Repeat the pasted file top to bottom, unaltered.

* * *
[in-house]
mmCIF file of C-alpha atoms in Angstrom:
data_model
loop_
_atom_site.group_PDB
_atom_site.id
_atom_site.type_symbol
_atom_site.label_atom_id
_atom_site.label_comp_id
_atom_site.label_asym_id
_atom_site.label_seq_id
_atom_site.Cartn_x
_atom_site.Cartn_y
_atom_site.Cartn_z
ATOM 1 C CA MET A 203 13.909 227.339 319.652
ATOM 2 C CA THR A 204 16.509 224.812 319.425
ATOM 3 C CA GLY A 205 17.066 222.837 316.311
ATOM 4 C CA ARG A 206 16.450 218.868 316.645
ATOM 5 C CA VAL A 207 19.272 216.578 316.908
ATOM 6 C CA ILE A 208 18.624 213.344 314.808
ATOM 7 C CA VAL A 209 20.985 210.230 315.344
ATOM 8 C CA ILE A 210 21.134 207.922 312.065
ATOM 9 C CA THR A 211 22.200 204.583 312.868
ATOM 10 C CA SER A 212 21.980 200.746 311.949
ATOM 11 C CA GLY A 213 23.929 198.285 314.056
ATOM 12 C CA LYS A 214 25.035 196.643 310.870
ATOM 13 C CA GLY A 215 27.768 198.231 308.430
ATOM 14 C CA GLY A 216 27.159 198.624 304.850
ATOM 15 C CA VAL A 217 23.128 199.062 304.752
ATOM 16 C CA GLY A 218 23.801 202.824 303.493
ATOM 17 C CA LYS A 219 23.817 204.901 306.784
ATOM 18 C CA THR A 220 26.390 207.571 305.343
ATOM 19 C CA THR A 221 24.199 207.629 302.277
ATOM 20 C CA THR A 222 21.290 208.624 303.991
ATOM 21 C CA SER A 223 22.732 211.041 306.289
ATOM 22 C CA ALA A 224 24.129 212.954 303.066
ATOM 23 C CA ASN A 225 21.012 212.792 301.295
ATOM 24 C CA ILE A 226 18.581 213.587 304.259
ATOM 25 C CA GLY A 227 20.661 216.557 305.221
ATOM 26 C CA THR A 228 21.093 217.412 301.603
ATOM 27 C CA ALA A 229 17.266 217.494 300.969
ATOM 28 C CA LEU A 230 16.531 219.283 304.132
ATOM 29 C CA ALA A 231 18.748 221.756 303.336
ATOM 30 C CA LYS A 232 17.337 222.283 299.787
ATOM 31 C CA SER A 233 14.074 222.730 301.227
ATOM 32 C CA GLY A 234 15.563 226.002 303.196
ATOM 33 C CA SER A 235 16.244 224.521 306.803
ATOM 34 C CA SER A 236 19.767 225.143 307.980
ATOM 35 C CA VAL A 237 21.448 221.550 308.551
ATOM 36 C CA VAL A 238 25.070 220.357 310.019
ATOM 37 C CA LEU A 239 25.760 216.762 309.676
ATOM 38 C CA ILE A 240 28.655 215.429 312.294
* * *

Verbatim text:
[in-house]
mmCIF file of C-alpha atoms in Angstrom:
data_model
loop_
_atom_site.group_PDB
_atom_site.id
_atom_site.type_symbol
_atom_site.label_atom_id
_atom_site.label_comp_id
_atom_site.label_asym_id
_atom_site.label_seq_id
_atom_site.Cartn_x
_atom_site.Cartn_y
_atom_site.Cartn_z
ATOM 1 C CA MET A 203 13.909 227.339 319.652
ATOM 2 C CA THR A 204 16.509 224.812 319.425
ATOM 3 C CA GLY A 205 17.066 222.837 316.311
ATOM 4 C CA ARG A 206 16.450 218.868 316.645
ATOM 5 C CA VAL A 207 19.272 216.578 316.908
ATOM 6 C CA ILE A 208 18.624 213.344 314.808
ATOM 7 C CA VAL A 209 20.985 210.230 315.344
ATOM 8 C CA ILE A 210 21.134 207.922 312.065
ATOM 9 C CA THR A 211 22.200 204.583 312.868
ATOM 10 C CA SER A 212 21.980 200.746 311.949
ATOM 11 C CA GLY A 213 23.929 198.285 314.056
ATOM 12 C CA LYS A 214 25.035 196.643 310.870
ATOM 13 C CA GLY A 215 27.768 198.231 308.430
ATOM 14 C CA GLY A 216 27.159 198.624 304.850
ATOM 15 C CA VAL A 217 23.128 199.062 304.752
ATOM 16 C CA GLY A 218 23.801 202.824 303.493
ATOM 17 C CA LYS A 219 23.817 204.901 306.784
ATOM 18 C CA THR A 220 26.390 207.571 305.343
ATOM 19 C CA THR A 221 24.199 207.629 302.277
ATOM 20 C CA THR A 222 21.290 208.624 303.991
ATOM 21 C CA SER A 223 22.732 211.041 306.289
ATOM 22 C CA ALA A 224 24.129 212.954 303.066
ATOM 23 C CA ASN A 225 21.012 212.792 301.295
ATOM 24 C CA ILE A 226 18.581 213.587 304.259
ATOM 25 C CA GLY A 227 20.661 216.557 305.221
ATOM 26 C CA THR A 228 21.093 217.412 301.603
ATOM 27 C CA ALA A 229 17.266 217.494 300.969
ATOM 28 C CA LEU A 230 16.531 219.283 304.132
ATOM 29 C CA ALA A 231 18.748 221.756 303.336
ATOM 30 C CA LYS A 232 17.337 222.283 299.787
ATOM 31 C CA SER A 233 14.074 222.730 301.227
ATOM 32 C CA GLY A 234 15.563 226.002 303.196
ATOM 33 C CA SER A 235 16.244 224.521 306.803
ATOM 34 C CA SER A 236 19.767 225.143 307.980
ATOM 35 C CA VAL A 237 21.448 221.550 308.551
ATOM 36 C CA VAL A 238 25.070 220.357 310.019
ATOM 37 C CA LEU A 239 25.760 216.762 309.676
ATOM 38 C CA ILE A 240 28.655 215.429 312.294